The sound of language

UNIVERSITY PARK, Pa. — Sitting in a soundproof booth at the Center for Language Science (CLS), graduate student Caitlin Ting grabs a pair of full-size headphones, stretches them over her head and adjusts the soft cushion pads onto her ears. As two individual sounds resonate through her headset (bum bum…BUM BUM) — with each iteration growing higher in pitch — a computer program asks her to determine which of the two sound intervals is higher. She correctly clicks on the second option and proceeds to the next question.

Ting is participating in a computerized musical training study co-led by Evan Bradley, assistant professor of psychology at Penn State Brandywine, and Janet Van Hell, professor of psychology and linguistics and co-director of the CLS at Penn State University Park. Both Bradley and Van Hell hope the study will help them better understand how musical training affects the brain and whether it can change the ability to perceive other sounds, like language.

So far, 30 participants have taken part in the ongoing study, which involves listening and responding to speech and musical sounds for one hour per day, over four consecutive days. Music majors and professional musicians are excluded from the study.

Because data are collected in real time and synced to the cloud, Bradley is able to view individual participant reports remotely from his office at Brandywine, track participants’ progress and measure how well they are doing.

Although it’s early in the process, he’s already seeing a positive correlation between musical training and improved language ability.

“It’s kind of remarkable that after only four hours of musical training most participants saw an improvement in language perception, albeit a small improvement in a particular aspect of the task,” said Bradley.

Of course, taking musical training lessons can't teach you to speak a foreign language. But early results of the study show that the training increases listening skills, including sound discrimination, allowing more accurate processing of speech and voices, particularly when it comes to learning such languages as Mandarin or other “tonal” languages.

Tonal languages — those in which alternating pitch patterns change the meanings of words — are common throughout East Asia, sub-Saharan Africa and the native tribes in the Americas. Variations in tonal registers can sound musical and are often difficult to grasp for native English or non-tonal speakers. While most non-tonal languages lack pitch variation, such tonal languages as Cantonese and Vietnamese can convey different meanings from just one word with as many as six different tones.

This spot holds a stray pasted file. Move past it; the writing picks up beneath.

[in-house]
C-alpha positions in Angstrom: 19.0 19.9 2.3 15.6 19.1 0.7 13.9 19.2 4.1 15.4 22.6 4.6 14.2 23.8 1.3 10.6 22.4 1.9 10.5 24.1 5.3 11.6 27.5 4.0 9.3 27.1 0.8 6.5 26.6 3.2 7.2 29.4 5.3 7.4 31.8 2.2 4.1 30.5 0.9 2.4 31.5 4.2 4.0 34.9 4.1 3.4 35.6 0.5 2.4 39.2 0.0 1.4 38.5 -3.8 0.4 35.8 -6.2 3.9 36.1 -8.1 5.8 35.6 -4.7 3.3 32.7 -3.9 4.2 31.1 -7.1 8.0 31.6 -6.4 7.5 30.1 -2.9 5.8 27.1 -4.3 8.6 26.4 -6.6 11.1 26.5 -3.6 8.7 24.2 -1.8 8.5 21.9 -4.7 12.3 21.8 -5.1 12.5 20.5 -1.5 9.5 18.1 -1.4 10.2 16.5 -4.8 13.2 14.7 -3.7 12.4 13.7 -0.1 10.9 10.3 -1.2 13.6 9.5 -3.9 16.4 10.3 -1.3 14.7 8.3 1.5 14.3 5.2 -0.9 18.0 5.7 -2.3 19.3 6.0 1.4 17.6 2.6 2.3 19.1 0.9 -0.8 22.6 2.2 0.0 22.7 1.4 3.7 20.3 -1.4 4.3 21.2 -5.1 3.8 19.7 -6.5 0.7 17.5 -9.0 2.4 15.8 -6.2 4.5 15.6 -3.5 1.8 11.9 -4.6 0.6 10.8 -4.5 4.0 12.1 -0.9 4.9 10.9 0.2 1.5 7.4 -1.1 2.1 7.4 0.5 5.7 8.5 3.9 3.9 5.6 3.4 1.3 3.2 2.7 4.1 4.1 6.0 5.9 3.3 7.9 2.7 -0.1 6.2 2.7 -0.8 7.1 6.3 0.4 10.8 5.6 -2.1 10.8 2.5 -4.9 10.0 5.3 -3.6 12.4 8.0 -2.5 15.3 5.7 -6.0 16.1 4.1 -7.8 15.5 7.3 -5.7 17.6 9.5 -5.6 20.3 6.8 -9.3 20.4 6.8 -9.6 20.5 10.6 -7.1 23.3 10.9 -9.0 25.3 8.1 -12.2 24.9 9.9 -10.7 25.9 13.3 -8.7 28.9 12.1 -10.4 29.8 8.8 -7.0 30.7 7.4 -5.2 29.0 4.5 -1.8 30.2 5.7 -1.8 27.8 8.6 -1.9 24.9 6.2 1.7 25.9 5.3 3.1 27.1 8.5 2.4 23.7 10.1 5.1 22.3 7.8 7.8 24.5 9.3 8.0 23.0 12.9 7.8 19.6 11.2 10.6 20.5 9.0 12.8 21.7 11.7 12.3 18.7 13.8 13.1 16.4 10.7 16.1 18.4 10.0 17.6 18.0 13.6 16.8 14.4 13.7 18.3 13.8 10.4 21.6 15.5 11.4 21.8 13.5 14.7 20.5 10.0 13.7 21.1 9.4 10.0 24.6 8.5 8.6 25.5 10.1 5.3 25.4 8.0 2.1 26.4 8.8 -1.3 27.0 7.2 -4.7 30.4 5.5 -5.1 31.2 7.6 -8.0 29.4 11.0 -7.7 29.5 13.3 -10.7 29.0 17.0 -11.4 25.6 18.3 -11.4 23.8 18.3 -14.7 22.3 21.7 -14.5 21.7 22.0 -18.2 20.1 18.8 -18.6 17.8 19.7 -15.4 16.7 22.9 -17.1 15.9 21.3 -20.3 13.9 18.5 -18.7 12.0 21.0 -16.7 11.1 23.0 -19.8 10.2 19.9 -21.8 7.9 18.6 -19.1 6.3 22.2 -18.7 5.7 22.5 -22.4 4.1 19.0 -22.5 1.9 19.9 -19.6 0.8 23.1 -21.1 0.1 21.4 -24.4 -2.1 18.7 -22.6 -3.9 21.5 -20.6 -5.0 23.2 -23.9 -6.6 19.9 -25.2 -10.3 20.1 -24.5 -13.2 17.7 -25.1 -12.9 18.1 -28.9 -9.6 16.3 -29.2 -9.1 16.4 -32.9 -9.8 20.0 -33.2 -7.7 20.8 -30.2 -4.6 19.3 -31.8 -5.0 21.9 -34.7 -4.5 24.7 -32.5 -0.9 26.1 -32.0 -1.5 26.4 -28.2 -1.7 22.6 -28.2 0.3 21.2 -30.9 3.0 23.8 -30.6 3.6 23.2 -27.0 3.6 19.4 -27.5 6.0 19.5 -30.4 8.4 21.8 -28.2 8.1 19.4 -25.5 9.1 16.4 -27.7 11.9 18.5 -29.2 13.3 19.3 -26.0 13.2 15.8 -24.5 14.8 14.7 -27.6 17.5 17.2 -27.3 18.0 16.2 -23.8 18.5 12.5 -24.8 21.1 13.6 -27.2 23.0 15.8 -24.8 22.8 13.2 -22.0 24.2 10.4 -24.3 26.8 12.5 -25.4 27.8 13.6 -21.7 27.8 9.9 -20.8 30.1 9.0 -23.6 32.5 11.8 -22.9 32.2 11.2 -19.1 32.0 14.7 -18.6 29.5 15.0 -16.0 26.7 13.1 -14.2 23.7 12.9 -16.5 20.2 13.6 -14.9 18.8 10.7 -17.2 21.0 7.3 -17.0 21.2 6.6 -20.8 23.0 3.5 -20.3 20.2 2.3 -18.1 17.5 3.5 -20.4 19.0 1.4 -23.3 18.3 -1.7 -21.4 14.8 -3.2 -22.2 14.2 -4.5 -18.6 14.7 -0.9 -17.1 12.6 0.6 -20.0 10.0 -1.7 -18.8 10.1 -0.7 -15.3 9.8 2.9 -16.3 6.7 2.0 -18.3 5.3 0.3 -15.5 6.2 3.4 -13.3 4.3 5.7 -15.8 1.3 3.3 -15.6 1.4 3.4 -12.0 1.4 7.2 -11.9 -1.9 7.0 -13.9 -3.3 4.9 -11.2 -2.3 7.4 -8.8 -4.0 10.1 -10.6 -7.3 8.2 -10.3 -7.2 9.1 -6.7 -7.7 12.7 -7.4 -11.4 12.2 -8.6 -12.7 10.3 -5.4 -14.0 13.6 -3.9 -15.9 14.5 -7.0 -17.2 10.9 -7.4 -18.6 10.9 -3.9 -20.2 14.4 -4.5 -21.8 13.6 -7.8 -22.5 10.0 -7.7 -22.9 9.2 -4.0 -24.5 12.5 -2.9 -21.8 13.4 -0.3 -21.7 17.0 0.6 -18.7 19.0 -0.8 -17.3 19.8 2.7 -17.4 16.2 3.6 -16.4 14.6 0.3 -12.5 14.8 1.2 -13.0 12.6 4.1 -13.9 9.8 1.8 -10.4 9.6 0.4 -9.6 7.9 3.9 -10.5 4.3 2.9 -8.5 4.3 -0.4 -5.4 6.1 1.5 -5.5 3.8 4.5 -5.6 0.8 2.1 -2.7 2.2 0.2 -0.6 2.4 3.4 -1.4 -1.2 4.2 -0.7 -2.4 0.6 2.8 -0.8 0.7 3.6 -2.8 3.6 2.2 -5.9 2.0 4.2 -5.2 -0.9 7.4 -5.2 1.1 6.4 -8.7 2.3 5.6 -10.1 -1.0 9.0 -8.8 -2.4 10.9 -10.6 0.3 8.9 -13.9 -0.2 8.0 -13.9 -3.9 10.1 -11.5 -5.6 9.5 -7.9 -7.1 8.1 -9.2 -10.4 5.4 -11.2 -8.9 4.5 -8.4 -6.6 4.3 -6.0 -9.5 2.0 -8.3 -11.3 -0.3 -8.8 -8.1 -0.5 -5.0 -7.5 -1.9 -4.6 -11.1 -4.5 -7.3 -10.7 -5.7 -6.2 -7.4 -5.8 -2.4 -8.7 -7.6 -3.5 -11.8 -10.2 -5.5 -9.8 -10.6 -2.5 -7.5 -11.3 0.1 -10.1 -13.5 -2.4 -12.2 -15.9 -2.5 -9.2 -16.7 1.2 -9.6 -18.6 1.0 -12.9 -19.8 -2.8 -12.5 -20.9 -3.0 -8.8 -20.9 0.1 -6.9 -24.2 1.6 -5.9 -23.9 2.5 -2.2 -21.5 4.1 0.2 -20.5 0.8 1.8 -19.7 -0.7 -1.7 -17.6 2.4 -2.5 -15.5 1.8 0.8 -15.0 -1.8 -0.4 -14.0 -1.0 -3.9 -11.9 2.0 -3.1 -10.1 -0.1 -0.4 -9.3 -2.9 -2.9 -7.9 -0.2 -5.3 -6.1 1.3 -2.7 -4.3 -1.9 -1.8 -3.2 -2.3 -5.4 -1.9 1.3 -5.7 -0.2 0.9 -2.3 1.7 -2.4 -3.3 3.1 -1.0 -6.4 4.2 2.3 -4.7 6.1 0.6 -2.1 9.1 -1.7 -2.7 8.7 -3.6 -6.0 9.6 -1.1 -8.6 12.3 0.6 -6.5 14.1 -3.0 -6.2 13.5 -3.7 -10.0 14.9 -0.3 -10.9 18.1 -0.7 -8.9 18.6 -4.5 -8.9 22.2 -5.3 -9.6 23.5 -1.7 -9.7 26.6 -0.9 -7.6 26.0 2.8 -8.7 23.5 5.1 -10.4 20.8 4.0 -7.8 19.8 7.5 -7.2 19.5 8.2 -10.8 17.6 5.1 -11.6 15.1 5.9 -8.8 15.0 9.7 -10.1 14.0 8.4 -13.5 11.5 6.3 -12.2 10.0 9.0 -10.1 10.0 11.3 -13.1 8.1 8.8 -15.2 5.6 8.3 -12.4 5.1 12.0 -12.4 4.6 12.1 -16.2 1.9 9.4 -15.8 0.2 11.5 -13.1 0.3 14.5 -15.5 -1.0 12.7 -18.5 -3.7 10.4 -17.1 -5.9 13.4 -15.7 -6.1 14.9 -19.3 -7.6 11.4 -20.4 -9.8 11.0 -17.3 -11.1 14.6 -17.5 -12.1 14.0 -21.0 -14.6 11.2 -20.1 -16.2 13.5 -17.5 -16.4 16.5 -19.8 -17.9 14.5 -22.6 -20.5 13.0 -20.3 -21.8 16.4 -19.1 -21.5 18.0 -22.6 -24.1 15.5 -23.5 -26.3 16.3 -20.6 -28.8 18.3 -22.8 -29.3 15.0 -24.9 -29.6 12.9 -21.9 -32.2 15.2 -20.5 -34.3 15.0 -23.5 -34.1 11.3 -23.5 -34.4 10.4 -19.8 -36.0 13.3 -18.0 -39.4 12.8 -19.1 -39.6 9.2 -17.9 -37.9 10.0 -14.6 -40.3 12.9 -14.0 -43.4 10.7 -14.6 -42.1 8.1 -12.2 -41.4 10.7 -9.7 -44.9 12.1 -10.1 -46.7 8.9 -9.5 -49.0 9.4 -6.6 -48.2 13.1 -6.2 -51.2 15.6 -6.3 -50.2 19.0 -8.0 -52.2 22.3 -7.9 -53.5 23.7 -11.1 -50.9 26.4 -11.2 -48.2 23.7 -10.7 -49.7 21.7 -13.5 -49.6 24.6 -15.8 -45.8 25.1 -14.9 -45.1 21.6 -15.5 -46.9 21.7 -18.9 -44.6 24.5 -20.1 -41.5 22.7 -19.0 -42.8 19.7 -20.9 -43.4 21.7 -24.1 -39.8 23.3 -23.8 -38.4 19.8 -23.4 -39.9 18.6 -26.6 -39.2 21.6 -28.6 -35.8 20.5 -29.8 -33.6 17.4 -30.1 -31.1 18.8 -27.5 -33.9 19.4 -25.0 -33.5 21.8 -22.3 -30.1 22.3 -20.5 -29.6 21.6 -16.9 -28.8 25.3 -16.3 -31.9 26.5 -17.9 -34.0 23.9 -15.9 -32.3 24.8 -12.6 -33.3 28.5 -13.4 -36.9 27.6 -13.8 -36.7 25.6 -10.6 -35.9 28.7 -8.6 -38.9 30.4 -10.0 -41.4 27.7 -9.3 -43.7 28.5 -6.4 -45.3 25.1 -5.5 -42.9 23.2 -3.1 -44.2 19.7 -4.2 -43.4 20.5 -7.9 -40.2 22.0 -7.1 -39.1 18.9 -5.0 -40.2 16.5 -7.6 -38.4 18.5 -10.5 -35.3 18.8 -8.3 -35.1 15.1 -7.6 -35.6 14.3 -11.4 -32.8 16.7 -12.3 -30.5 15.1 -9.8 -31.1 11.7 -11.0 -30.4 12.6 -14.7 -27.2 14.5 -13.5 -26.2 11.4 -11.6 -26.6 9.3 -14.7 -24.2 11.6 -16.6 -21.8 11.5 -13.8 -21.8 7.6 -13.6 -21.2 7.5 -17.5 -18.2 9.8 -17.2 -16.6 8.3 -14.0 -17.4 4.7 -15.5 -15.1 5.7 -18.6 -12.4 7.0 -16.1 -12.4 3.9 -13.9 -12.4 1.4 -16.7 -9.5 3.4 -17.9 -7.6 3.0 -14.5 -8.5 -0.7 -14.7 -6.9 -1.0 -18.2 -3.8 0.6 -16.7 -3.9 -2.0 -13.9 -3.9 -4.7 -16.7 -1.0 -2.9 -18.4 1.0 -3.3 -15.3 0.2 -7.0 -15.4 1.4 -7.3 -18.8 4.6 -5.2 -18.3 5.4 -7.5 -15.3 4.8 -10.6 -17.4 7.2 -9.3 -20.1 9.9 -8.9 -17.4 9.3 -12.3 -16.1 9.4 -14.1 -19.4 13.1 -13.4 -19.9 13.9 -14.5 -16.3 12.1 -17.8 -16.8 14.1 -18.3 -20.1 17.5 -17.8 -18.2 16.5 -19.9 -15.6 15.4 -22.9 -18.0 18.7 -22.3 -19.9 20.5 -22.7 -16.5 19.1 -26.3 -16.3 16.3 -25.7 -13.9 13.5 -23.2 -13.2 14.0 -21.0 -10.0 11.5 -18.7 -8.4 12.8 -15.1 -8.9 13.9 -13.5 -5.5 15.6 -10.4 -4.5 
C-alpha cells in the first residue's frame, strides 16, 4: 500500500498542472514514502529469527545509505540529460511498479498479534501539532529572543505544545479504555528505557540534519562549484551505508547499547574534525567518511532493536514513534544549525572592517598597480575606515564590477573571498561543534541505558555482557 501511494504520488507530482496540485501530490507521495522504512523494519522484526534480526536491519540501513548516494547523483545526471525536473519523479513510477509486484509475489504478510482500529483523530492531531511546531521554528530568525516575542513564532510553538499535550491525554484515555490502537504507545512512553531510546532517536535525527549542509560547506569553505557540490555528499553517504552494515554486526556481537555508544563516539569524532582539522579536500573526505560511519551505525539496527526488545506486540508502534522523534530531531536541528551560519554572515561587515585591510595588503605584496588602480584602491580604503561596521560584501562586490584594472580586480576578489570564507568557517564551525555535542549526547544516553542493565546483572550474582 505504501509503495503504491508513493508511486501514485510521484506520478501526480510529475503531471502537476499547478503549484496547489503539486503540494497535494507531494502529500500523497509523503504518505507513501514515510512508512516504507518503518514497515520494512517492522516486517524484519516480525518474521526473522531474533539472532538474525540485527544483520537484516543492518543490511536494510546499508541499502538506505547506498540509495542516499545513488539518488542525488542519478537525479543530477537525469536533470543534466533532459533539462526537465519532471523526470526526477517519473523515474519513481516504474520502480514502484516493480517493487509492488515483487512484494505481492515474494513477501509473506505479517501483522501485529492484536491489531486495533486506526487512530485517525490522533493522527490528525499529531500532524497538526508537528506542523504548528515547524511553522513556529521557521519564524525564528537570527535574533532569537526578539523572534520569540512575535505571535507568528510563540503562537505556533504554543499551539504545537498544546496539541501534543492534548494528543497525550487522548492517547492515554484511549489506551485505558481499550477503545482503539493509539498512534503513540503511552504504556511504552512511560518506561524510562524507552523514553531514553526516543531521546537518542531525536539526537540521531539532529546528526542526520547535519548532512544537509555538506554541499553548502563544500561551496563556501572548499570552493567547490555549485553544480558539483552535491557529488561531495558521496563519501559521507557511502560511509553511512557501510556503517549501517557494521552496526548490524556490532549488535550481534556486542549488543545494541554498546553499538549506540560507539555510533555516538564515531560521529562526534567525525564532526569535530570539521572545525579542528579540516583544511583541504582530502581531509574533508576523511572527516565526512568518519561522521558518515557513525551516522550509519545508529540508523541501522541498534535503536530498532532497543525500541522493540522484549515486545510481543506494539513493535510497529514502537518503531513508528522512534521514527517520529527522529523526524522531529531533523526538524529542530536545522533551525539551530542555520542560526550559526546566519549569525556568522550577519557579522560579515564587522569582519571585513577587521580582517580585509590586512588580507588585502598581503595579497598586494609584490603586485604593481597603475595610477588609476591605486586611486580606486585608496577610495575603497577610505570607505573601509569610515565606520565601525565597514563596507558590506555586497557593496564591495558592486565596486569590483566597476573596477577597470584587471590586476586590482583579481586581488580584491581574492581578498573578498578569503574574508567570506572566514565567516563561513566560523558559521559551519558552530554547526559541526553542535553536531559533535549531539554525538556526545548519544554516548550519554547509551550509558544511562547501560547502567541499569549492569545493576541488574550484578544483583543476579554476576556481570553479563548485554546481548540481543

As part of the study, Bradley developed tonal language listening tests to gauge understanding of pitch differences. Using a free and open source software package written in the Python programming language, he used pre-existing recordings of Mandarin speakers to make sound files that spoke the word ma (pronounced “mah”) in four different tones. Study participants are asked to identify the type of tone they are listening to by choosing the distinctive shape or contour — flat, rising, dipping or falling — that best matches the shape of the pitch.

According to Bradley, learning differences in pitch and tone could have significant implications in our understanding of the similarities between processing language and music and how our brains use sound to perceive language. Since different tones on the word “ma” can be the difference between saying “mother” or “horse,” distinguishing between pitch variations can also spare one from making an embarrassing remark.

“If we can use music to change how we represent sound in the very early parts of our auditory systems, which include parts of the brain stem and the primary auditory cortex that represent basic information about sound, that will benefit anything that relies on perceiving that sound,” said Bradley.

In the future, Bradley hopes to further customize the study to run different variations of the training to see if he can design musical exercises that help tune people’s ears specifically to learn certain languages.

For now though, he and Van Hell are continuing the collaboration between their respective campuses and will collect additional data from the study to determine if the benefits of musical training extend beyond simply being able to carry a tune.

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Last Updated February 23, 2016